DO YOU WANT FAVRE TO RETIRE?

January 25, 2009 Posted by | Features & Opinions, General, NFL | , , , , , | Leave a comment

NFL Predictions, Part 1

1.  If Baltimore beats the Titans, I think they’re a lock for the Superbowl.

Ed Reed

Ed Reed

I don’t want to make too much of this–afterall, as great as Flacco has played this season, he is still a rookie and prone to “rookie mistakes”–but the Ravens are the scariest team in the NFL.  We could be witnessing a team that channels the 2007 Giants–a squad that gets hot at the right time and rides a strong defensive wave (coupled with a good showing by their young quarterback) all the way to the Superbowl.

It’s not as if the Ravens haven’t been to the Superbowl before on the back on their defense.  But this year, their offense is actually showing up.  And that’s very scary.

2.  The Steelers will Dominate the San Diego Chargers on Sunday

I don’t forsee this being a game similar in vein to when these two teams met earlier in the year.  I think Sproles will inject some speed and creativity into the offense, getting lots of YAC on screen passes in particular.  But I expect that Pittsburgh defense to be in full force.  I think they will shut down the running attack and blitz Rivers until he throws up the white flag of surrender.  As good as Phiilip Rivers has been this season, I expect to see Polamalu to get a turnover and return it for a touchdown.

3.  Tony Dungy Will Retire

By early next week, we should hear whether Dungy will retire or come back to the Colts in 2009.  I think he’s completely done.  Dungy has stated before that football isn’t his only passion, and one would think that such a serene man would like to spend more time with his family.  With Jim Caldwell already lined up to replace him, Dungy will step aside and finally let someone else run the show in Indianapolis.  Soon after the season ends, Favre will follow Dungy into the sunset, as well.

January 8, 2009 Posted by | NFL | , , , , , , , , | Leave a comment

How Do You Fire A Nice Guy?

Good Guy With Mediocre Results

Good Guy With Mediocre Results

After losing to the San Diego Chargers on wildcard Saturday the Indianapolis Colts face a big dilemma.  The dilemma is plain and simple; how do the Colts divorce themselves from Coach Tony Dungy without looking like the bad guy.  Dungy has been a good coach for Indy for seven years.  I say “good coach” because four times in seven years the Colts have been bounced out of the playoffs in their first game.  Twice the Colts were boat-raced by the Patriots, and once they won the Super Bowl.  With a collection of potential Hall of Famers and perhaps the best quarterback of all-time, winning one Super Bowl in seven years is in no other terms, a failure.  Winning twelve regular season games six years in a row is a good accomplishment, but if you go out and lose in week 18 the luster on that accomplishment is tarnished.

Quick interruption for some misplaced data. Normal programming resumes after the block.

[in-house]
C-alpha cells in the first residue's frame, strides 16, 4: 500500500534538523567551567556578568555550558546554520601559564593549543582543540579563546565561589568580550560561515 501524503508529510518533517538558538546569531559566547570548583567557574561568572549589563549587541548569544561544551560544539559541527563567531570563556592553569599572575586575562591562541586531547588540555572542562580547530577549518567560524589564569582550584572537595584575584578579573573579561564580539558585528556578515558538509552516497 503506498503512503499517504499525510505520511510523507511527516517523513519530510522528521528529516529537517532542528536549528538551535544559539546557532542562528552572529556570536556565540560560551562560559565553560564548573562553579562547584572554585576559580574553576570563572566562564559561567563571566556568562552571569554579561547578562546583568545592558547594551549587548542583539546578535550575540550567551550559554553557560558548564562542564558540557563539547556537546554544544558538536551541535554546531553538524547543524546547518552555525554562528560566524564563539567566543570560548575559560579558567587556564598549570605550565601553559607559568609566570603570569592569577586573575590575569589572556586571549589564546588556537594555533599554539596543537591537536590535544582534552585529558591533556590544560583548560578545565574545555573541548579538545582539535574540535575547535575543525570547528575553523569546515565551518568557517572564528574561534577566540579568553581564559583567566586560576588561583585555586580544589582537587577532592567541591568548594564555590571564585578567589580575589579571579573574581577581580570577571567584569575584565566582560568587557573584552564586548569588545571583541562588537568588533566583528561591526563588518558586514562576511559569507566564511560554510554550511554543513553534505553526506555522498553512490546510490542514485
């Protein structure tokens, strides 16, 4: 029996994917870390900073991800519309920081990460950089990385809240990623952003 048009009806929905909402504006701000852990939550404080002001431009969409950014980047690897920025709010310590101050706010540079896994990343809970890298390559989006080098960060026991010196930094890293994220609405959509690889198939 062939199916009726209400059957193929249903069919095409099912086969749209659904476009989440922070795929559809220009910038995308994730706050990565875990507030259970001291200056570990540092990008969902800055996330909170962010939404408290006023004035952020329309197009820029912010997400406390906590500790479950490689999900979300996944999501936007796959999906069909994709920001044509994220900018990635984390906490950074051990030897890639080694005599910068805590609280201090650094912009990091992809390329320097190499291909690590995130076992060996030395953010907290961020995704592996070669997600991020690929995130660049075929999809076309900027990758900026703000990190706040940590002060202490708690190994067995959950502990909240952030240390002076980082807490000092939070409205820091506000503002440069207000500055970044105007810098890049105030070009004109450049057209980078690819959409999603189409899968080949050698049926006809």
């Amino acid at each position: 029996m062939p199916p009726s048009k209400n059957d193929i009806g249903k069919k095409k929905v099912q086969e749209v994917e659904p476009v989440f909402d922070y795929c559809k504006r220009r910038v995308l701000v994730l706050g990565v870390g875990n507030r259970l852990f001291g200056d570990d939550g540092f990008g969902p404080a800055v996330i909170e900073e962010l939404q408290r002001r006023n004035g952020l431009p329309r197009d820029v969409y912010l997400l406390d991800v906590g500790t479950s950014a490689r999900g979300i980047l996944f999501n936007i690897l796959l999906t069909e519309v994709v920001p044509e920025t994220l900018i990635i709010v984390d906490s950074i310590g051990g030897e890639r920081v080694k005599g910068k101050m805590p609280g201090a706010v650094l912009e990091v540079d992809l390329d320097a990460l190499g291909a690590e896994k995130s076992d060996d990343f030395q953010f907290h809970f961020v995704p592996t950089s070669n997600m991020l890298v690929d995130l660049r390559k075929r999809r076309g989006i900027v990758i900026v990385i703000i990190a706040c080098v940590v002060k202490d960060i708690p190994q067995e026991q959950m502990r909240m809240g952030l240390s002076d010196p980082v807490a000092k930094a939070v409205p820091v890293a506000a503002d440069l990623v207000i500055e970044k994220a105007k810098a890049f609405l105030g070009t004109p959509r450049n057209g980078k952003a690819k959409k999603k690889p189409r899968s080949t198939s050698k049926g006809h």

The problem the Colts face is delicate.  Tony Dungy is the embodiment of midwest values.  He’s a devote Christian who is very active with youth in the Indy area.  He’s shown his fallibility by dealing with the death of his son publicly.   He’s also a very hard working dedicated coach.  However, look back at his years at Tampa.  He turned the team around, but it was Jon Gruden who took them to the Super Bowl.  In Indy, Dungy inherited a playoff team that was primed for multiple Super Bowl runs.  What was Dungy supposed to bring to Indy?  Defensive intensity is the answer.  Now answer honestly, how dominant has Indy’s defense been in the past seven years?  Not so much.  Consider Dungy’s coaching nemesis across the field on Saturday night.  Norv Turner has been the media whipping boy wherever he’s been, but what’s Turner’s record in the past two Decembers/Januarys?  12-1.  Dungy’s is not nearly that good, but again he gets a pass because he’s such a good guy.  And therein lies the problem.  Because the NFL is filled with sordid characters and borderline tyrannical coaches, Dungy’s humble positive nature has been overly-celebrated which clouds his mediocrity.  If the roles were reversed, Turner would be facing immediate firing if his team stunk it up on Saturday.  No doubt about that.  The time has come for the Colts to respectfully remove Dungy, but in true Dungy form look for him to remove himself. 

FlyMaster Signing Off…For Now!

January 5, 2009 Posted by | Features & Opinions, General, NFL | , , , , , , | 1 Comment